I'm sorry are you the organ grinder or the monkey?

Picture of a monkey sitting in front of an old style organ quickly Photo-shopped by Stephen Hart of Edenchanges!

Lessons from the Wolf Pack #9

I'm sorry are you the organ grinder or the monkey?

Have you had the experience of reception putting you through to someone and when the other person answers they don’t say who they are?

Naturally the first step is to ask them if they are the person you were trying to reach. Sometimes, although not often, senior decision makers will be abrupt on the phone when they don’t know you and not introduce themselves properly although it is reasonably uncommon for them to do that.

What is more likely  when you are speaking to someone who didn’t introduce themselves is that they are another gatekeeper and someone that reception has put you through to so that your call can be further screened.

So ask if they are the person you originally wanted and if they say they aren’t them and still don’t provide a name then I do one of two things. Either I simply ask to speak with the original person or I ask for the name of the person I’ve come through to. I always word that the same way, which is:

“I’m sorry, I don’t know who I’ve come through to?”

They will in almost all cases give me their name in response to that question; make sure your tone is slightly confused or quizzical.

And my next question is always:

“And what’s your title FIRST NAME” 

(I always use their first name when asking)

You see my rule is that apart from asking them a question here or there I won’t have a conversation with someone when I don’t know who and what they are. First of all I don’t think that’s professional or polite and secondly I can’t tailor what I’m going to say unless I know the title of the individual.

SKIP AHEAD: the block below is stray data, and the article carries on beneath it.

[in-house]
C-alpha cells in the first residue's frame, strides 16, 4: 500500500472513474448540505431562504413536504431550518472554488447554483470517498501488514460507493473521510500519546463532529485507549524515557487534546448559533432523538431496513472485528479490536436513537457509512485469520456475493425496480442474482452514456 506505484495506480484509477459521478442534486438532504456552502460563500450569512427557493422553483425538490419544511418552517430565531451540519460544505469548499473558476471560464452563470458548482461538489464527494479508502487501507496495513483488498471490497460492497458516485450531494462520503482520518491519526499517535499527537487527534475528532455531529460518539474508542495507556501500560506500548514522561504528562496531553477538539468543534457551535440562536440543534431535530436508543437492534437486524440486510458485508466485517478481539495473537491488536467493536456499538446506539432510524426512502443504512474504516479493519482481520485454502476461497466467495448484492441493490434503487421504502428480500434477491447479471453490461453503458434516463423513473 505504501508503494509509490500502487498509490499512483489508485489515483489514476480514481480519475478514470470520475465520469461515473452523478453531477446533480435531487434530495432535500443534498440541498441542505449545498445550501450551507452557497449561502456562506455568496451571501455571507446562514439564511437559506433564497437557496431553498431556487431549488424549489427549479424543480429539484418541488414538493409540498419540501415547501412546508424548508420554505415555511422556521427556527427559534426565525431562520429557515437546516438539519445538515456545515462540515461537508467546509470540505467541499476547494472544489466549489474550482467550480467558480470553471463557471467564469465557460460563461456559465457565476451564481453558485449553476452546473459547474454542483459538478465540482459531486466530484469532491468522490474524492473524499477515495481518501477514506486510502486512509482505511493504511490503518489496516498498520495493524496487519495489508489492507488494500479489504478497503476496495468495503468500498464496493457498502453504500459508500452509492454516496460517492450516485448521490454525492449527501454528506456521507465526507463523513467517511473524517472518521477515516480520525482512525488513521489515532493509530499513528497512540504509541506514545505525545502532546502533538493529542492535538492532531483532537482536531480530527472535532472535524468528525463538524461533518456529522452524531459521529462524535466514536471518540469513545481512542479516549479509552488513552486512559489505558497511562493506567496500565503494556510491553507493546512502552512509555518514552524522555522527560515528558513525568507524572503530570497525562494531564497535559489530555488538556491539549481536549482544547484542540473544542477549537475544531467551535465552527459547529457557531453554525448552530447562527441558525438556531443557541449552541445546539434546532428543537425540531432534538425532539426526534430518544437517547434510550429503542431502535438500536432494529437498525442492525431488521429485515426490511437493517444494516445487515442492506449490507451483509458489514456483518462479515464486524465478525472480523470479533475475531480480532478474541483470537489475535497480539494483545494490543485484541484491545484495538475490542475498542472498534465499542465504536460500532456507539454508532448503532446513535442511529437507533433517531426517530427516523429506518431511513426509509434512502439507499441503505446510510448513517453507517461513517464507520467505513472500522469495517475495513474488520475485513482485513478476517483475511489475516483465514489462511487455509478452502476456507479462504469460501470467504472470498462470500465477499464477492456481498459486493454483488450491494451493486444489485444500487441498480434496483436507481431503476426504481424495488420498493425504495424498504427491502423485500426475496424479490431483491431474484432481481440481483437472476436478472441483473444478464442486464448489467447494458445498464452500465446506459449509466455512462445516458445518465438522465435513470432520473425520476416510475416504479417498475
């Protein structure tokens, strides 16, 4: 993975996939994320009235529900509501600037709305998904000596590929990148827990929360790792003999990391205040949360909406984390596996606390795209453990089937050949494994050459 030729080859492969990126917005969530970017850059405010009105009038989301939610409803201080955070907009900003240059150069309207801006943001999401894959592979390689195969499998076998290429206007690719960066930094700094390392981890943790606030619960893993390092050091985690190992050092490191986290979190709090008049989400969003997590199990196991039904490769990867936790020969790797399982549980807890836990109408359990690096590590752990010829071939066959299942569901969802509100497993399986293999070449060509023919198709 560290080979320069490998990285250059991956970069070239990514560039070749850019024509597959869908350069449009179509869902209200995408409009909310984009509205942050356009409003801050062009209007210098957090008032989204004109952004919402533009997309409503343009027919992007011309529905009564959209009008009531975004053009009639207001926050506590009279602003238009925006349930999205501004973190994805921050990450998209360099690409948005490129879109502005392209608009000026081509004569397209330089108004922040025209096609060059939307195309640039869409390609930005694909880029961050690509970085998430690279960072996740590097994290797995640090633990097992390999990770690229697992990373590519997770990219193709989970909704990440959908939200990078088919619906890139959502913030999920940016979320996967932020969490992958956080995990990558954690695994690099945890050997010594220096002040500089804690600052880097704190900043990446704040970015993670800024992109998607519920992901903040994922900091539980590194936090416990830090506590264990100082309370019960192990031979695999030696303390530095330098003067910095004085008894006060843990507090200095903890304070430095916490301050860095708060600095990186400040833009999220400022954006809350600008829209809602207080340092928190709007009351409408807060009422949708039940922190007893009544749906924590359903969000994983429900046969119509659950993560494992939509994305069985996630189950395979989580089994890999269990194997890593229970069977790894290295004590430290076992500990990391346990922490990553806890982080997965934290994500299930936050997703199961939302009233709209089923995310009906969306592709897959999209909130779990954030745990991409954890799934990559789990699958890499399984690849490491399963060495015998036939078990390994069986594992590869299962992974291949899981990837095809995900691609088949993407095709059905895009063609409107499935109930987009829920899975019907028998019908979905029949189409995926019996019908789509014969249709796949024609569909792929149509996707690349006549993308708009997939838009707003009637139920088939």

Now if the title doesn’t give me enough information to assume that they are responsible for the thing that I want to talk about then I’ll ask

“What are you responsible for?”

Again I’m not willing to talk, and by extension try to sell, to someone whose areas of responsibility and power are unknown to me. That would be nonsense.

By adopting a slightly confused tone you should get answers to all three questions and thus be in a position to either hold a proper conversation with them or ask them to put you through to a more relevant contact.

Should you hit further resistance and they start demanding to know who you are then give them your name and title (business consultant is better than recruitment consultant at this point) and again ask them who they are. Explain you’ve come through blind and didn’t expect to speak with them, nor did you ask to speak with them so … who are they and what do they do!

If you’re getting bogged down or the person is totally closed off then I’d end the call and make a further call to the company at a different time.

After all if the other person doesn’t give you the common courtesy of their name and title then you aren’t going to be forming a great business relation with them anyway.

And to paint the full picture for you if we go back to the beginning of the conversation when I’ve asked for the original person and if the unknown individual brushes off the request and wants to know what the reason for the call is then I will ask them who they are in exactly the same way as I listed above.

I hold to my rule that I will not have a conversation unless I know to whom I’m speaking and I don’t think you should either.

More Recruitment Advice Next Week

That's all the Lessons from the Wolf Pack this week - tune in next Wednesday for more advice from the recruitment front lines. 

Until next time; be successful!

Stephen Hart
Development Specialist, Edenchanges.com
PS No monkeys were harmed during the creation of this article although one was hastily photo-edited onto the picture of an organ

 

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